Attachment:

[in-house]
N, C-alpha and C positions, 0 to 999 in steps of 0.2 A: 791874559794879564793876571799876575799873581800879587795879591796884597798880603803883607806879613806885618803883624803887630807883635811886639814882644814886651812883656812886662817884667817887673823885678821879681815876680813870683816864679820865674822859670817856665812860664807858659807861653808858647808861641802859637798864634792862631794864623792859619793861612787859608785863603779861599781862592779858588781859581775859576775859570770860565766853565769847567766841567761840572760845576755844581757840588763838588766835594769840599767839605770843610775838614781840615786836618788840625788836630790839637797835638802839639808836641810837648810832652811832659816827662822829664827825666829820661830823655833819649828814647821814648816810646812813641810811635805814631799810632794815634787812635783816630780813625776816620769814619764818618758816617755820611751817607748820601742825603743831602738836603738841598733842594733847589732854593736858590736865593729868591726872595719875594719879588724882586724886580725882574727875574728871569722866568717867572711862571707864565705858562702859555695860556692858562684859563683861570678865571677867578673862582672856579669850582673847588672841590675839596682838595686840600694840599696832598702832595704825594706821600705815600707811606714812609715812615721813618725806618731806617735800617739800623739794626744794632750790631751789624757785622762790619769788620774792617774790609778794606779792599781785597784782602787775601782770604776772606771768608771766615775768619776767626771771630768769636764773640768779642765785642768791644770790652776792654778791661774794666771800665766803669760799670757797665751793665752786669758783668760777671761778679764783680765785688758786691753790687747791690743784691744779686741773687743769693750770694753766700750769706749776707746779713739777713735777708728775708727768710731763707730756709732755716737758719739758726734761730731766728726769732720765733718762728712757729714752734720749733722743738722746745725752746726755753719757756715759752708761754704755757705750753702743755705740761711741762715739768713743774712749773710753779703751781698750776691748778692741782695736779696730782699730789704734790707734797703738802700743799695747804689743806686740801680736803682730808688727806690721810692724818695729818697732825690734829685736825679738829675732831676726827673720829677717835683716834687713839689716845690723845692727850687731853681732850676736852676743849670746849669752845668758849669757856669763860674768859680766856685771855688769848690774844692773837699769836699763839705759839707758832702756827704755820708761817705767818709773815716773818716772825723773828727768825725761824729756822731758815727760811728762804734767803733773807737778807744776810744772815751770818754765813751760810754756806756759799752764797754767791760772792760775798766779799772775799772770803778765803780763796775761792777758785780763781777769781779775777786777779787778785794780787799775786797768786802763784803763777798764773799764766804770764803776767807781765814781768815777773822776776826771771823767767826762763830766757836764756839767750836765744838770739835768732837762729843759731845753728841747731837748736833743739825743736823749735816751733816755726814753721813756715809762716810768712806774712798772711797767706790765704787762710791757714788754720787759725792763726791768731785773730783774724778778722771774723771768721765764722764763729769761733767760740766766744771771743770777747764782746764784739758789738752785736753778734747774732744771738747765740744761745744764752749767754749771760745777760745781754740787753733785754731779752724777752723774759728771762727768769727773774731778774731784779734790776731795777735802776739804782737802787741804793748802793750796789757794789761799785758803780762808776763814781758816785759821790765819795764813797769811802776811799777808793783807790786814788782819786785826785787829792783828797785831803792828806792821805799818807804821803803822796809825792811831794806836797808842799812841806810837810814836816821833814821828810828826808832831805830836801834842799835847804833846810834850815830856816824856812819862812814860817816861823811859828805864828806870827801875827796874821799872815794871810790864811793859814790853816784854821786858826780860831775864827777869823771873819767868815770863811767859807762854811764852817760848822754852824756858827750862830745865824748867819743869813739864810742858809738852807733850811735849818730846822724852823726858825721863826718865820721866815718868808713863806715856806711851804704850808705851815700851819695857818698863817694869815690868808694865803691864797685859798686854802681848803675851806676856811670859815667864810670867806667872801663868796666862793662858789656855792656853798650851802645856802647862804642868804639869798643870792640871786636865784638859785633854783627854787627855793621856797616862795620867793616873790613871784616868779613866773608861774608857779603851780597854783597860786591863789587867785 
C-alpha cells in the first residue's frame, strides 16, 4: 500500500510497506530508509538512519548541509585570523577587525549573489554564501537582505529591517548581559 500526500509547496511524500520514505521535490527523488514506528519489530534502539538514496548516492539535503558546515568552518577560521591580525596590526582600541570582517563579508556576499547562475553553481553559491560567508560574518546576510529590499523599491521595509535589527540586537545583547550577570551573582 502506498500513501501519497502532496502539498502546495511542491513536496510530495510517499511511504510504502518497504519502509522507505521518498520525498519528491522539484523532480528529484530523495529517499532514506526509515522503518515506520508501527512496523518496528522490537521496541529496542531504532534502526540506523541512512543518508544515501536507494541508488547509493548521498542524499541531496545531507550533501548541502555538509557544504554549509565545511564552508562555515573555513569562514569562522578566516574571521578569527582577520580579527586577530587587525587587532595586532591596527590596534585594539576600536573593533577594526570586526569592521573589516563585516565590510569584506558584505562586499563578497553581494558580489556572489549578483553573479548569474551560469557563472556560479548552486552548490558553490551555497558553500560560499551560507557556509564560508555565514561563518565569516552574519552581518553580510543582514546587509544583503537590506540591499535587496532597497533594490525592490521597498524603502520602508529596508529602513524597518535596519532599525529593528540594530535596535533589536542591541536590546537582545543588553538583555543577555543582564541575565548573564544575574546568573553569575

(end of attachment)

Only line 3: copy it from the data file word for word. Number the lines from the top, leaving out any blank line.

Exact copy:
C-alpha cells in the first residue's frame, strides 16, 4: 500500500510497506530508509538512519548541509585570523577587525549573489554564501537582505529591517548581559 500526500509547496511524500520514505521535490527523488514506528519489530534502539538514496548516492539535503558546515568552518577560521591580525596590526582600541570582517563579508556576499547562475553553481553559491560567508560574518546576510529590499523599491521595509535589527540586537545583547550577570551573582 502506498500513501501519497502532496502539498502546495511542491513536496510530495510517499511511504510504502518497504519502509522507505521518498520525498519528491522539484523532480528529484530523495529517499532514506526509515522503518515506520508501527512496523518496528522490537521496541529496542531504532534502526540506523541512512543518508544515501536507494541508488547509493548521498542524499541531496545531507550533501548541502555538509557544504554549509565545511564552508562555515573555513569562514569562522578566516574571521578569527582577520580579527586577530587587525587587532595586532591596527590596534585594539576600536573593533577594526570586526569592521573589516563585516565590510569584506558584505562586499563578497553581494558580489556572489549578483553573479548569474551560469557563472556560479548552486552548490558553490551555497558553500560560499551560507557556509564560508555565514561563518565569516552574519552581518553580510543582514546587509544583503537590506540591499535587496532597497533594490525592490521597498524603502520602508529596508529602513524597518535596519532599525529593528540594530535596535533589536542591541536590546537582545543588553538583555543577555543582564541575565548573564544575574546568573553569575